Marriage…solution or problem?

There was a comment on an internet forum the other day that suggested that people who got married had “lost the plot”. I responded with a polite “I haven’t lost the plot thank you very much!” and was met with an essay that basically said I was a misogynist old git who just wanted a bit of paper.

I could not let that slide! I started a huge fourteen page rant, complete with references, but as is often the case, repartee is normally after departee…. “this thread is now closed for further comments.” Damn!

So I will defend the indefensible. Marriage is often seen as an old-fashioned institution. Who the heck wants to live in an institution anyway? Marriage means different things to different people and it is very easy to deride those whose point of view is that a trip up the aisle results in a wonderful life.

I am married. I know that the roses around the door need to be trimmed. I also know that the argument normally starts about who should actually get around to trimming the roses, why were they not done properly and who wanted the blasted things in the first place. that’s part of any relationship, sorting out who is wrong most of the time. ( Wife has just corrected me, the last bit should read “Who is wrong all of the time”).

There are loads of statistics on the internet, so they must all be true, that point out that children of married couples have a better start in life than those whose parents co-habit. As with all statistics, I reckon about 45% are made up. I do however, think that kids thrive in a loving relationship , and it matters not If parents are married or co-habiting.

The actual physical side of getting married is fairly simple. You go to the pub, chat up a bird and then decide that you want to share your life with them. So far so good. You waltz up the aisle, a bloke in a dress says “I now pronounce you man and wife” and people chuck bits of paper at you. Off you go to married blitz…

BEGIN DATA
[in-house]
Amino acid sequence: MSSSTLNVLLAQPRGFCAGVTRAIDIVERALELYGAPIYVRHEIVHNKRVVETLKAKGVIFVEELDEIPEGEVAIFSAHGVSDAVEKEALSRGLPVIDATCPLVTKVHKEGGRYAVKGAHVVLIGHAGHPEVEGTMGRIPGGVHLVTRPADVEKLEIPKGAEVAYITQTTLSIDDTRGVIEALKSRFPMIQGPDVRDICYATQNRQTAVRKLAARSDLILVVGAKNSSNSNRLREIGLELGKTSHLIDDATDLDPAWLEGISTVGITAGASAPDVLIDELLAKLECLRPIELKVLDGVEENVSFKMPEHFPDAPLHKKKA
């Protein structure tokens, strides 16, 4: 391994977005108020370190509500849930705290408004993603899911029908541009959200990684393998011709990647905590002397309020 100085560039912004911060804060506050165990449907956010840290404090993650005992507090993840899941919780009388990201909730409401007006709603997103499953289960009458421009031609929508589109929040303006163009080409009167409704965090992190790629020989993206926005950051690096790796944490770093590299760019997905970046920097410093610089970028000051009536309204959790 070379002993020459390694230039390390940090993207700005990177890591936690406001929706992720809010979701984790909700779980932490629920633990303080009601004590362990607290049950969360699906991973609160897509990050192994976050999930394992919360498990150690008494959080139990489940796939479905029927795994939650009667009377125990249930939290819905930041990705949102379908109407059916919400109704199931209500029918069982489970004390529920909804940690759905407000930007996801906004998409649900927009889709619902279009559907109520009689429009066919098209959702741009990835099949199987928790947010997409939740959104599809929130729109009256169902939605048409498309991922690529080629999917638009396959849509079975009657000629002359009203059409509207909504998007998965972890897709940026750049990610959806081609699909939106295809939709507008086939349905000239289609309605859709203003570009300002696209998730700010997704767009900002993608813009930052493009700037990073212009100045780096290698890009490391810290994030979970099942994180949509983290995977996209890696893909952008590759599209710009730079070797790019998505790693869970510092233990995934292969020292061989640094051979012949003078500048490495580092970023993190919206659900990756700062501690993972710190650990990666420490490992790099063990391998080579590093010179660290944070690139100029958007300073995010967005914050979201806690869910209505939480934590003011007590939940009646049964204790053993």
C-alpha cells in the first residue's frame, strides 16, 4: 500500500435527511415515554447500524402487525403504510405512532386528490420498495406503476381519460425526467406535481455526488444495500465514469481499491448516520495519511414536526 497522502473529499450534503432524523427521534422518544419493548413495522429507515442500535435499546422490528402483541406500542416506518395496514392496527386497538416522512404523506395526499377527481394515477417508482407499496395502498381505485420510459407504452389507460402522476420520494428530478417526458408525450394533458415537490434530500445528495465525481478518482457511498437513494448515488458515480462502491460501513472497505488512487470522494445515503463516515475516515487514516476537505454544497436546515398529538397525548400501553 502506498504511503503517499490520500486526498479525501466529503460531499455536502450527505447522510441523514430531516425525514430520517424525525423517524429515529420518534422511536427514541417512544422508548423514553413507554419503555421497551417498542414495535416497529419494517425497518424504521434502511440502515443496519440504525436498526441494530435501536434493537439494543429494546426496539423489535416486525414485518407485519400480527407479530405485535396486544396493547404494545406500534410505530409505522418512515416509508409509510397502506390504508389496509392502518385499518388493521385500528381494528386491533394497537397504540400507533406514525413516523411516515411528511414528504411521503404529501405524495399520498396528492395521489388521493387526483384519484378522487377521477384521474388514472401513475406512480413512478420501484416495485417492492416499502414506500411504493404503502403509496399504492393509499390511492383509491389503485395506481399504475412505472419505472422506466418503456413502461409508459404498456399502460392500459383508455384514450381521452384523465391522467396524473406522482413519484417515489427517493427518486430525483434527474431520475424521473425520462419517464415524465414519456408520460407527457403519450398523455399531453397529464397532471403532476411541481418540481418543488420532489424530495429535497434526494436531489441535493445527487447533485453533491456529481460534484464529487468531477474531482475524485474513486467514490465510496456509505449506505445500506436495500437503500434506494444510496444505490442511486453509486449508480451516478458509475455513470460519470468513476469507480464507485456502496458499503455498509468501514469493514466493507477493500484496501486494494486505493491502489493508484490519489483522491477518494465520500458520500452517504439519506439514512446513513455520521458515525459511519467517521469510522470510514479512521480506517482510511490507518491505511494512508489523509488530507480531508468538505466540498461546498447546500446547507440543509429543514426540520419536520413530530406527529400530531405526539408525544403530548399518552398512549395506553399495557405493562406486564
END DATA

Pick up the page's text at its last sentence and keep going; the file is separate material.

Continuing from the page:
The actual difficult bit comes after the honeymoon. That is the bit where the month has lasted longer than your money, the car has made a horrible noise and the toilet seat has been left up just once too often…
Being in a long-term relationship means that these problems have to be overcome as a couple. For once it is not a question of “what should I do?” and becomes a question of “What should we do?”. Life becomes more involved and loses the point at which you go to your mum and ask for help. Of course these things happen to a couple who live together, but the main difference between wed and unwed is of course those lovely, kind and generous people we know as solicitors. I cannot afford to leave Wife and she is unwilling to pay the fees that are required to end my life of Riley, so she grimaces gently and smiles all the time searching on the internet for a cheap hitman. It focuses the attention on the relationship thinking that I would have to dig deep into her purse for the cash to become young, free and single again. Of course, since I am dragging 50 rather than pushing it, young would involve a hair transplant, free would involve court fees and single would mean waking up to a whole bed rather than the 20% I am used to now.

Since just walking out of the door is not an option, I am forced to think about how to solve a problem in our relationship. I solve it by spending her money on beer and she solves it by cutting my beer money. The end result is that we have a wonderful happy marriage, during which neither of us has lost the plot or even got grumpy about the toilet seat.

Because getting married and getting divorced cost a few bob, there are many reasons not to wander up the aisle. My argument has always been that since getting wed takes a bit of commitment, why would you marry the first person to take your fancy? “Marry in haste, repent at your leisure” means just that, take your time, make sure there is a sound relationship sorted before you decide to move in together and find out that the way that your partner breathes wants to make you smash a flower vase over their heads and that the “tap-tap-tappity-tappity-tap ” that they do on the coffee cup in the morning really wants to make you remove their spleen via a totally inappropriate orifice.

Will getting married solve all of society`s problems and solve global warming? Well no, really it won`t. But just pausing before setting up a home with someone by having to organise a dress, a church and more importantly a bar there is a point that you look at your intended and think, “Naaah, they aren’t worth it!”

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